Inflation is everywhere. And, it certainly is not under control. Gas prices have reached record highs. They are still climbing. Winter oil and gas prices promise to continue to rise. Where does it all end? How can you manage your budget with rising energy costs? We’ve gathered up some garden energy saving ideas. As a result, they will help you to save money as you enjoy your gardening hobby.
Experts offer lots of ideas on how to conserve energy, and how to cope with rising prices. As gardeners, we have additional resources and insights to help us save pennies, and even dollars, on our energy costs.
Let’s use gardening wisdom to put a dent in your energy bill. Here are some neat ways that you can save on energy costs while enjoying and extending your garden hobby.
When you grow a garden, you don’t use gas to drive to the grocers. And, it reduces the energy required to get produce to the store. it reduces the natural resources consumed in trucking produce from the field to the wholesaler and then to your local grocery store.
Landscaping to create windbreaks that reduce the chilling effect that a cold winter wind has on your house. If you are just starting, look for evergreens, and quick-growing shrubs like arborvitaes.
Strategically placing shrubs and arborvitaes to the west of your driveway reduces drifting snow. That translates to less use of your snowblower.
Adding flowers to gardens reduces lawn size. That translates to less mowing, a gas saver.
Let the sunshine in! In the winter, southern-facing windows receive the most sunlight. Get out the clippers and the saws. Cut and trim away tree branches, shrubs, branches, and even twigs that block the sunlight.
Root Cellars have it all over freezers. There’s no energy cost, and many fruits and vegetables will last for months. Creating and using root cellars is still alive and well in America. Garages can often substitute for a root cellar, for portions of the winter months. Give it a try.
Mulch around the house. You mulch around roses to keep the canes from freezing. Mulch over flower bulbs, prevent them from freezing, too. Take some of that mulch and push it generously up against the cement foundation of your house. Three to six inches will make a difference. Important note: Do not mulch up against wood, aluminum, or vinyl siding.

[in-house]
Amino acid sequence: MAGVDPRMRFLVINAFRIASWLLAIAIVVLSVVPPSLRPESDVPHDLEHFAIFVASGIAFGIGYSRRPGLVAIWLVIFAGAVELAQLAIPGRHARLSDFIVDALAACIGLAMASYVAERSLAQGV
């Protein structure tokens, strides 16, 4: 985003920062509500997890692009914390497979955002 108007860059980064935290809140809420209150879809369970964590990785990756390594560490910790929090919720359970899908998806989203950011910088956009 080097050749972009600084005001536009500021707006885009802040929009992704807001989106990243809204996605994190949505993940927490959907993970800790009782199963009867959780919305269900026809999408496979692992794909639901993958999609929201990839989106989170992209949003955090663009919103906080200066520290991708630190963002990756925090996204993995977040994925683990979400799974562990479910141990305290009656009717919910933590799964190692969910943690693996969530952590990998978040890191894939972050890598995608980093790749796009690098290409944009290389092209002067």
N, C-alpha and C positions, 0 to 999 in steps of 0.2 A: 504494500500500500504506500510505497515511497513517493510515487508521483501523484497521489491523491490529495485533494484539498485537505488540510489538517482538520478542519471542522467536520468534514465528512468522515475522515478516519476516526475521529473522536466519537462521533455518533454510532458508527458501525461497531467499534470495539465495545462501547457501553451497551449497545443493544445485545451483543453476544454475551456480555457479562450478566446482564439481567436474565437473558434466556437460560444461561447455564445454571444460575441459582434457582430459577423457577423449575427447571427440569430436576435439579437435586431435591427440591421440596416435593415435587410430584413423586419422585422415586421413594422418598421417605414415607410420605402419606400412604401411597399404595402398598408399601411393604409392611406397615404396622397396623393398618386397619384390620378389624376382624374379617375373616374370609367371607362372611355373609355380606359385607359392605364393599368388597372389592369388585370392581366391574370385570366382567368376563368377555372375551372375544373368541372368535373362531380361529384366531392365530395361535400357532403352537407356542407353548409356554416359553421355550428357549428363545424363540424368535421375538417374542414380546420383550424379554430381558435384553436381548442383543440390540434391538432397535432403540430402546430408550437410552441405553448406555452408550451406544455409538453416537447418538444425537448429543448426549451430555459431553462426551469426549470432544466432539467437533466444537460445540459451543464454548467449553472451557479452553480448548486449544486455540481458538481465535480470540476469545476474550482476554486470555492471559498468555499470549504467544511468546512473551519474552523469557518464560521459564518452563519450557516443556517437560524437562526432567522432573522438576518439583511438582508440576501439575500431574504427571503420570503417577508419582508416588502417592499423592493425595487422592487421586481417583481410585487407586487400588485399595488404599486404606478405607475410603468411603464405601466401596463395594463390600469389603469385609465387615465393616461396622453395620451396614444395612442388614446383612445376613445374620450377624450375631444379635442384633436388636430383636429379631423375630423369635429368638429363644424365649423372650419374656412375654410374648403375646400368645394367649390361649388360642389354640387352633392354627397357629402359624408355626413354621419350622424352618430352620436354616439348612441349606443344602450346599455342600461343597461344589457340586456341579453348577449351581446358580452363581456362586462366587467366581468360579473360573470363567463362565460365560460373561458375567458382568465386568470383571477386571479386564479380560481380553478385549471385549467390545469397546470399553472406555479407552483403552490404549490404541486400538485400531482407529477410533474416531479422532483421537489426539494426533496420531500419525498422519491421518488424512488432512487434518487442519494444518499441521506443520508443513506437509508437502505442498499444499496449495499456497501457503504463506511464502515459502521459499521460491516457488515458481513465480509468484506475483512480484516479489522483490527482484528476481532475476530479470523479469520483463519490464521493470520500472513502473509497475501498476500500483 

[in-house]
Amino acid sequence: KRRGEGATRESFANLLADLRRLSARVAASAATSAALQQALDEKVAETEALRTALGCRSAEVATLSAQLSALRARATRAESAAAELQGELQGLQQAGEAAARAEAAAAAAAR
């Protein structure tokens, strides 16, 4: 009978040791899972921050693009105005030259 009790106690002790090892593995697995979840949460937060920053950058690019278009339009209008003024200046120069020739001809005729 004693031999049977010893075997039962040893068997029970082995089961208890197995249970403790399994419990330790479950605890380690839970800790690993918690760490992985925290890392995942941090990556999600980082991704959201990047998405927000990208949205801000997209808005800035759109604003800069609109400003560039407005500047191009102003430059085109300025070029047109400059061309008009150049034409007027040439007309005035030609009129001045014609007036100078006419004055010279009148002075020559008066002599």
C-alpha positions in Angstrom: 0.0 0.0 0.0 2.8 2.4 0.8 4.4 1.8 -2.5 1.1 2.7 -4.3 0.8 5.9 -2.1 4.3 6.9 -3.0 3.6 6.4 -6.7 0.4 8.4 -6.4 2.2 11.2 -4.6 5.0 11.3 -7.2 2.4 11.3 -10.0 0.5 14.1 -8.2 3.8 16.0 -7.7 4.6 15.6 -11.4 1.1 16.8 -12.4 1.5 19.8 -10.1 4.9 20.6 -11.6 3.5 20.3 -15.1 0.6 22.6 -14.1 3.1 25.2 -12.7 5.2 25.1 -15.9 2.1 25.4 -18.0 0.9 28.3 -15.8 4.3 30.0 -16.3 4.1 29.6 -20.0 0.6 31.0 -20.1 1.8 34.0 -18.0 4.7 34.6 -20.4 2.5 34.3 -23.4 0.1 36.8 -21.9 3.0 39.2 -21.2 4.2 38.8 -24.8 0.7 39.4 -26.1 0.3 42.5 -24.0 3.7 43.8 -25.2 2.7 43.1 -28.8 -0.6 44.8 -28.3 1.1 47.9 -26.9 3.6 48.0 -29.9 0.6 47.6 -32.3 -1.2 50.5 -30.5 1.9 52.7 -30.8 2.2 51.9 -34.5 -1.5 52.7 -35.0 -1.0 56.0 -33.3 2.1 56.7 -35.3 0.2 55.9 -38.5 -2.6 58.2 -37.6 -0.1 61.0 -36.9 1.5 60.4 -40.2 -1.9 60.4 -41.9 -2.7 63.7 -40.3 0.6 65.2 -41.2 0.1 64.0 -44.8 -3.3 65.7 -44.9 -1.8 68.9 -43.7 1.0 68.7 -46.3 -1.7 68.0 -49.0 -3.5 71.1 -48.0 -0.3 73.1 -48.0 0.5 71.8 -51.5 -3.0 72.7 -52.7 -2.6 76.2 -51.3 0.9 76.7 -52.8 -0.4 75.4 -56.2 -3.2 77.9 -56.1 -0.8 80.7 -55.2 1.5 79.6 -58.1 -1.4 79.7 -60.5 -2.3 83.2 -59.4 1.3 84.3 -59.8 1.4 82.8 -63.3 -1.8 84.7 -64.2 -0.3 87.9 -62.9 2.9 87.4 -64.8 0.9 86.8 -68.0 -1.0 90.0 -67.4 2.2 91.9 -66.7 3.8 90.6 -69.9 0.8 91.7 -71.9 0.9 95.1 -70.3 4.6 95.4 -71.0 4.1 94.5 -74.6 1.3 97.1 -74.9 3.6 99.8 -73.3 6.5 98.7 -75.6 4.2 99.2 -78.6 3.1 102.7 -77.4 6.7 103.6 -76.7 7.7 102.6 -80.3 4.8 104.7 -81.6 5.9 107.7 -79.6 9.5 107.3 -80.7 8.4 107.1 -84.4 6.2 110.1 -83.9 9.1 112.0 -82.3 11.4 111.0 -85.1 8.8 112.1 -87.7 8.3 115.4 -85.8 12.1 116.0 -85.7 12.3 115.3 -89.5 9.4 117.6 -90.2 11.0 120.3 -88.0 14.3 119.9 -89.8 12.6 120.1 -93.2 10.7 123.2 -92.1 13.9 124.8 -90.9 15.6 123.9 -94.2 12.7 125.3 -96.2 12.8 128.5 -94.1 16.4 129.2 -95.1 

Drying herbs, fruits, and vegetables without a dehydrator. It’s the old-fashioned way, and it works. It doesn’t take a bit of energy.
Invest in electric battery-powered lawnmowers, edgers, and garden tools. They may initially cost more. But, electric-powered equipment costs less over time than gas-powered equipment. It’s much better on the environment, too.
Cooking and canning on cool/cold nights. If you’re canning on a hot day, the heat from the oven is battling the air conditioner. We like to wait until a cool night, and we make a big vat of homemade soup, with all sorts of garden veggies. We cook it until near bedtime, allowing ample time to cool. The heat is just enough to keep the chill out of the house. Soup tastes better the second day anyway.
Canning versus freezing may or may not save you energy. It takes more energy to can foods. But, keeping a freezer running all year, ultimately costs more. If you keep other items in the freezer all year, this is a moot point.
Keep it n the ground. Carrots and other root crops can be stored in the ground where they grew, often for many months. A bale of hay or a pile of leaves over them can protect them from hard freezes. It keeps the soil thawed, so you can easily pull them when needed.
Foundation plants help to keep your home warmer in the winter and cooler in summer. They act as an insulator and a windbreak. Evergreens work best.
Grow Corn! The demand and price for corn has skyrocketed. This important food crop for humans and livestock is now being used to create ethanol. Homegrown corn tastes better and saves you $$.
Collect Rainwater – It’s free. Use buckets or barrels under your downspouts. Important: Make sure it is securely covered, so kids can’t fall into it and get hurt. Also, empty it frequently, to avoid mosquitos and other water-borne pests.